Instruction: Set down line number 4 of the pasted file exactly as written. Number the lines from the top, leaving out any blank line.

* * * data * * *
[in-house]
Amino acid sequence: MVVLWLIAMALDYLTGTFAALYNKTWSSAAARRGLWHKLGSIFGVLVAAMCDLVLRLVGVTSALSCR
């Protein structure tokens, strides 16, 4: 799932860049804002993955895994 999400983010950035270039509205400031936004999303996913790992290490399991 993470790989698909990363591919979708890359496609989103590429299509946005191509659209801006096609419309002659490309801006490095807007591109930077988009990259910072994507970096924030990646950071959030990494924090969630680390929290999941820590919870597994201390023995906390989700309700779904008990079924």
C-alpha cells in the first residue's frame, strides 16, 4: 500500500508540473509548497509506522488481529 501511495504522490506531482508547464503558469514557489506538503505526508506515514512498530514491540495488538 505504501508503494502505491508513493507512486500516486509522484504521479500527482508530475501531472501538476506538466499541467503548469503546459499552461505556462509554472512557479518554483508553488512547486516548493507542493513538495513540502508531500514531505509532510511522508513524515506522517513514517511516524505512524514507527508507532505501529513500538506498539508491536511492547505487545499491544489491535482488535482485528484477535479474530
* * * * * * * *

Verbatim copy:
C-alpha cells in the first residue's frame, strides 16, 4: 500500500508540473509548497509506522488481529 501511495504522490506531482508547464503558469514557489506538503505526508506515514512498530514491540495488538 505504501508503494502505491508513493507512486500516486509522484504521479500527482508530475501531472501538476506538466499541467503548469503546459499552461505556462509554472512557479518554483508553488512547486516548493507542493513538495513540502508531500514531505509532510511522508513524515506522517513514517511516524505512524514507527508507532505501529513500538506498539508491536511492547505487545499491544489491535482488535482485528484477535479474530